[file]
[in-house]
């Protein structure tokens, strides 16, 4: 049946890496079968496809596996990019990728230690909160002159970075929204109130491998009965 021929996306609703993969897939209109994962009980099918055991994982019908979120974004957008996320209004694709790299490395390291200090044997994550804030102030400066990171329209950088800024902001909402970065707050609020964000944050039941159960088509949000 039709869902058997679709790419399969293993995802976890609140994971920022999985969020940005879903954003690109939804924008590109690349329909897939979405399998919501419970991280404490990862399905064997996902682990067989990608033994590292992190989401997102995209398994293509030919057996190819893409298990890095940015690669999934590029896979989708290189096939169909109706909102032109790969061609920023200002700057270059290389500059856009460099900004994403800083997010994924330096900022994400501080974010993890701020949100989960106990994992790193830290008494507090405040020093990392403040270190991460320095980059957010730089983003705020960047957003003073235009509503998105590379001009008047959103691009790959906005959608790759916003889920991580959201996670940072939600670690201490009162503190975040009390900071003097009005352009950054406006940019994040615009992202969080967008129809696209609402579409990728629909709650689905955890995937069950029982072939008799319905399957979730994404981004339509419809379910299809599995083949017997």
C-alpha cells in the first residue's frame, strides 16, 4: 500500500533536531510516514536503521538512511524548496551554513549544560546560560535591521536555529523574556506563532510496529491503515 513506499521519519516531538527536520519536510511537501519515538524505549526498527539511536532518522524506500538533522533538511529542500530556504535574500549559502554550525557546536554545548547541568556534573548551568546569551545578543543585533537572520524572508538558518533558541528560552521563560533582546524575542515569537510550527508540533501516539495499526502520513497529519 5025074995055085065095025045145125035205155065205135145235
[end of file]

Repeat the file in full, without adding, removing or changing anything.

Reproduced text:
[in-house]
């Protein structure tokens, strides 16, 4: 049946890496079968496809596996990019990728230690909160002159970075929204109130491998009965 021929996306609703993969897939209109994962009980099918055991994982019908979120974004957008996320209004694709790299490395390291200090044997994550804030102030400066990171329209950088800024902001909402970065707050609020964000944050039941159960088509949000 039709869902058997679709790419399969293993995802976890609140994971920022999985969020940005879903954003690109939804924008590109690349329909897939979405399998919501419970991280404490990862399905064997996902682990067989990608033994590292992190989401997102995209398994293509030919057996190819893409298990890095940015690669999934590029896979989708290189096939169909109706909102032109790969061609920023200002700057270059290389500059856009460099900004994403800083997010994924330096900022994400501080974010993890701020949100989960106990994992790193830290008494507090405040020093990392403040270190991460320095980059957010730089983003705020960047957003003073235009509503998105590379001009008047959103691009790959906005959608790759916003889920991580959201996670940072939600670690201490009162503190975040009390900071003097009005352009950054406006940019994040615009992202969080967008129809696209609402579409990728629909709650689905955890995937069950029982072939008799319905399957979730994404981004339509419809379910299809599995083949017997």
C-alpha cells in the first residue's frame, strides 16, 4: 500500500533536531510516514536503521538512511524548496551554513549544560546560560535591521536555529523574556506563532510496529491503515 513506499521519519516531538527536520519536510511537501519515538524505549526498527539511536532518522524506500538533522533538511529542500530556504535574500549559502554550525557546536554545548547541568556534573548551568546569551545578543543585533537572520524572508538558518533558541528560552521563560533582546524575542515569537510550527508540533501516539495499526502520513497529519 5025074995055085065095025045145125035205155065205135145235